According to the National Coalition Against Domestic Violence, “Ninety-four percent of domestic violence survivors experience housing discrimination because of their relationship with a batterer.” This means that a large percentage of domestic violence survivors experience housing discrimination, and it’s even worse when you factor in domestic violence survivors with children. This is not only a serious problem in the United States but across the globe.
This article on federal fair housing law deals with two aspects of housing discrimination: first, whether a homeowner can deny a request from a former tenant to return to the property, and second, whether a landlord can refuse to rent to a potential tenant because of a past history of domestic violence.
Fair Housing and Domestic Violence
It is difficult enough to get an apartment to begin with, but when you are a survivor of domestic or sexual violence, it can be even more difficult. The Fair Housing Act of 1968 is designed to protect victims of domestic violence, child abuse, sexual assault, and evictions to ensure that they are not being discriminated against when it comes to getting housing. The Fair Housing Act guarantees all people the right to housing, regardless of their sexual orientation or their race, religion, or national origin.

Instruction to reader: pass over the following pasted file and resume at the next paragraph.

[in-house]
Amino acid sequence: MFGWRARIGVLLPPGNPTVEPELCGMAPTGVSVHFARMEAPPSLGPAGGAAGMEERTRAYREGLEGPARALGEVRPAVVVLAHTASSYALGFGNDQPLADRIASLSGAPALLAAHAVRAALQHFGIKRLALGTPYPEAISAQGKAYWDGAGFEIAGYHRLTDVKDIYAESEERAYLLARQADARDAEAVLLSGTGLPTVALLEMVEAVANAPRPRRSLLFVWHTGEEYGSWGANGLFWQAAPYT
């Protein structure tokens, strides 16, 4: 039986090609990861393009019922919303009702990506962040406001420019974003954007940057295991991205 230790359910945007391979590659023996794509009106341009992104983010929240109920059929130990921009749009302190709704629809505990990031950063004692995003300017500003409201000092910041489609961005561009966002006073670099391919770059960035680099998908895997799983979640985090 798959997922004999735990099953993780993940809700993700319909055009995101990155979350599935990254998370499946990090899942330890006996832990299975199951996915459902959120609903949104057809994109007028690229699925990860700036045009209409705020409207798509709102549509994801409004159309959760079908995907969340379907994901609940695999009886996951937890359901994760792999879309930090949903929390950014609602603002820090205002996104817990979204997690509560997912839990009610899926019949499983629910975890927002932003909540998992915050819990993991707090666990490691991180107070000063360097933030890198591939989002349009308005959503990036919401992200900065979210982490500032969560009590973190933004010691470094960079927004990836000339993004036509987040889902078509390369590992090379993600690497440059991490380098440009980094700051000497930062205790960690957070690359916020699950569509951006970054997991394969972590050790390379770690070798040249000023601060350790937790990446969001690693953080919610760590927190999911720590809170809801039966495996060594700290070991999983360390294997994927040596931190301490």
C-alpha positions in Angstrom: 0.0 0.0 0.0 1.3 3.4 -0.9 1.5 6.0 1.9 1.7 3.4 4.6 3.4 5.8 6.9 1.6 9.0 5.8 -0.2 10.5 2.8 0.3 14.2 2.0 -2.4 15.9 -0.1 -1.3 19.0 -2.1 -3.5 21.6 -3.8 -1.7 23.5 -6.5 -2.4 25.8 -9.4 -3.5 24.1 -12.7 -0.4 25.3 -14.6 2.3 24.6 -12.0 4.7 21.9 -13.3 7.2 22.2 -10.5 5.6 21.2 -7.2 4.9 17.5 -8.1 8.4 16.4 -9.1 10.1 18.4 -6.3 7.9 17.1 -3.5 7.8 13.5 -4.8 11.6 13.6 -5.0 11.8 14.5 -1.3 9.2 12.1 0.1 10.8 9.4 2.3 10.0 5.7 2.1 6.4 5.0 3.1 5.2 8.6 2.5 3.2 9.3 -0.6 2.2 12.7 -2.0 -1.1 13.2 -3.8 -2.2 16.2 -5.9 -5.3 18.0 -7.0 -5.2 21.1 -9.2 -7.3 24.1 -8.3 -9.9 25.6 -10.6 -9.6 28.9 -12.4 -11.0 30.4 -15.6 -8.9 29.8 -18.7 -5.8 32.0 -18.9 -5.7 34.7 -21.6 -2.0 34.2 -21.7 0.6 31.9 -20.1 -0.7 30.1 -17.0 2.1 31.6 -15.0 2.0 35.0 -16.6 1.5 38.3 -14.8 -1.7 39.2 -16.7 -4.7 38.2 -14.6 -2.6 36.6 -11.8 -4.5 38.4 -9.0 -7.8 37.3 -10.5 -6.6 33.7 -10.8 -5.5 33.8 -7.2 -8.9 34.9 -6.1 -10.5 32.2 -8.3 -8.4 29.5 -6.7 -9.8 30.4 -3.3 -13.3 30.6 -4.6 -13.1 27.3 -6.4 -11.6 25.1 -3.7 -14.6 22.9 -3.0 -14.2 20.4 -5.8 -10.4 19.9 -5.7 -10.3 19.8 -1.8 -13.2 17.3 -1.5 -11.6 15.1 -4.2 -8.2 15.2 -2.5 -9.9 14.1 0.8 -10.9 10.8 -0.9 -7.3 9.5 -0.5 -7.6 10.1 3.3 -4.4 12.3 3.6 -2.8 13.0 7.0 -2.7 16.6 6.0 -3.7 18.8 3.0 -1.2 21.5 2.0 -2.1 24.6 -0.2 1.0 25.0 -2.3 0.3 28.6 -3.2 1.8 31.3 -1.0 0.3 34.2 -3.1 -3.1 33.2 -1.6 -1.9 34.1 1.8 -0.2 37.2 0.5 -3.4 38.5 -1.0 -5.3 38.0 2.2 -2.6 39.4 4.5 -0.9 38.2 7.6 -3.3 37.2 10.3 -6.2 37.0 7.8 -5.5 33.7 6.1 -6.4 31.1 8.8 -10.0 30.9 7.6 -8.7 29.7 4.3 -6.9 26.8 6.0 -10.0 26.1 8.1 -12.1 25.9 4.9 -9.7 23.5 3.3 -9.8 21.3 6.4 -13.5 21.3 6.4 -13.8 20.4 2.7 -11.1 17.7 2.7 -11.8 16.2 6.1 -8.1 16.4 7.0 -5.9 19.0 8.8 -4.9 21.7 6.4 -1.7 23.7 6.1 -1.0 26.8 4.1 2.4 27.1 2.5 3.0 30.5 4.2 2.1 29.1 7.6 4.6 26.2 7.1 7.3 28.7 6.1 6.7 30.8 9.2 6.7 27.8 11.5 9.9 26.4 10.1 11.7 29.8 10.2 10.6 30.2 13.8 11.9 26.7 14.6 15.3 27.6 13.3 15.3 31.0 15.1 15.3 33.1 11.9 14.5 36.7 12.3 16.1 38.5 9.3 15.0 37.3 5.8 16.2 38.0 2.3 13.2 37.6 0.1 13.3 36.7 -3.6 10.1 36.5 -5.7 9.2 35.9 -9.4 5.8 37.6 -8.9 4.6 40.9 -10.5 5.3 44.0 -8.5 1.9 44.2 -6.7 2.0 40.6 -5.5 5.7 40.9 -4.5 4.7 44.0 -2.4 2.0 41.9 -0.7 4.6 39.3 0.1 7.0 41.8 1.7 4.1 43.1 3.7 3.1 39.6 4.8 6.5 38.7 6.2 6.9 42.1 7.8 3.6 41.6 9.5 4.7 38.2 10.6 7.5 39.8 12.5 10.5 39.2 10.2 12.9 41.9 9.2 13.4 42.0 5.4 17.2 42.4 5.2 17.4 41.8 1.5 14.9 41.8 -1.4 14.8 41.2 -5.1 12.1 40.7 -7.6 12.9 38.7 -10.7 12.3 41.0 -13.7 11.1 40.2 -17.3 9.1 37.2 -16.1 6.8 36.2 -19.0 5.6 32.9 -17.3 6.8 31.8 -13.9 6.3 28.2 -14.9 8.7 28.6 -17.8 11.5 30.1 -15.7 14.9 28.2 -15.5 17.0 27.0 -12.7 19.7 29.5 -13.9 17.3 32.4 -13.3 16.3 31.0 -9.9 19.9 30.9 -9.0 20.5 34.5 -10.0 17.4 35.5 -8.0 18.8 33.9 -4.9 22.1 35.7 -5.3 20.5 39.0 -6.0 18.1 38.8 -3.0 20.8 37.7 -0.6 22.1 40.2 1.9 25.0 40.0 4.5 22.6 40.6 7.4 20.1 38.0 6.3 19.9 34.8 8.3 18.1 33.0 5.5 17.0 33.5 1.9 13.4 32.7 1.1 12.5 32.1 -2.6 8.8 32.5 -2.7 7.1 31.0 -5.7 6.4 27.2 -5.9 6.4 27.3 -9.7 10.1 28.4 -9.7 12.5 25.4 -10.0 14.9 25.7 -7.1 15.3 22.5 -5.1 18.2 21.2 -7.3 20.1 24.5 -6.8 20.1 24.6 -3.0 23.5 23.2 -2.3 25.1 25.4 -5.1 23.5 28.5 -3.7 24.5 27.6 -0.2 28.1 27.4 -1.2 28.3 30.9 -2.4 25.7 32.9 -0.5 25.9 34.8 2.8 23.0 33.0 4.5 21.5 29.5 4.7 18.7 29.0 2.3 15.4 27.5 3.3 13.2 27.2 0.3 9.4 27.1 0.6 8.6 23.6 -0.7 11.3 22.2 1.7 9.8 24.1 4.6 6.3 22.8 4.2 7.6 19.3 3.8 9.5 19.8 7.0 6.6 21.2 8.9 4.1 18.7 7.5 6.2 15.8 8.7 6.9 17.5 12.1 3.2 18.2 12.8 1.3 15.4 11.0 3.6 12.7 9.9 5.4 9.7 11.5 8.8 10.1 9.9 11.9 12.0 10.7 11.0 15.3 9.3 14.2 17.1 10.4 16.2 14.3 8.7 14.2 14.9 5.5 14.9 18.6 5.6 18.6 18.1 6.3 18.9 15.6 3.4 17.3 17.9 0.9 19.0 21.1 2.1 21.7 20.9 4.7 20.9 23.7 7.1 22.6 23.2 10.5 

According to the National Coalition Against Domestic Violence, the best way to end domestic and sexual violence is to prevent it from happening in the first place. They say, “Our goal is for all communities to recognize and respond to domestic and sexual violence as a public health issue as opposed to a private matter.” If you or someone you love has been a victim of domestic violence, you probably know this is true. The only way to truly end domestic and sexual violence is to make it clear that it will not be tolerated.
In order to protect an individual from housing discrimination, the Fair Housing Act prohibits unjustified discrimination in all programs or activities receiving federal funding based on race, color, national origin, religion, sex, familial status, or disability.
Many survivors of domestic violence are often turned away from housing because of their history of abuse. Victims of domestic violence are often evicted from their homes after having been abused by their partners. They are also often evicted from their homes for other reasons, including being unable to pay their rent. This is unfair. If you are a survivor of domestic violence, you should not be evicted from your home because of your abuse history.
Some domestic violence survivors who are victims of sexual assault are denied housing because they are not considered “good tenants” or because their presence in the housing unit may expose other household members to violence. The Fair Housing Act (FHA) was passed in 1968 in order to combat this type of housing discrimination.
To know more about Fair Housing and Domestic Violence, attend the Compliance Prime webinar.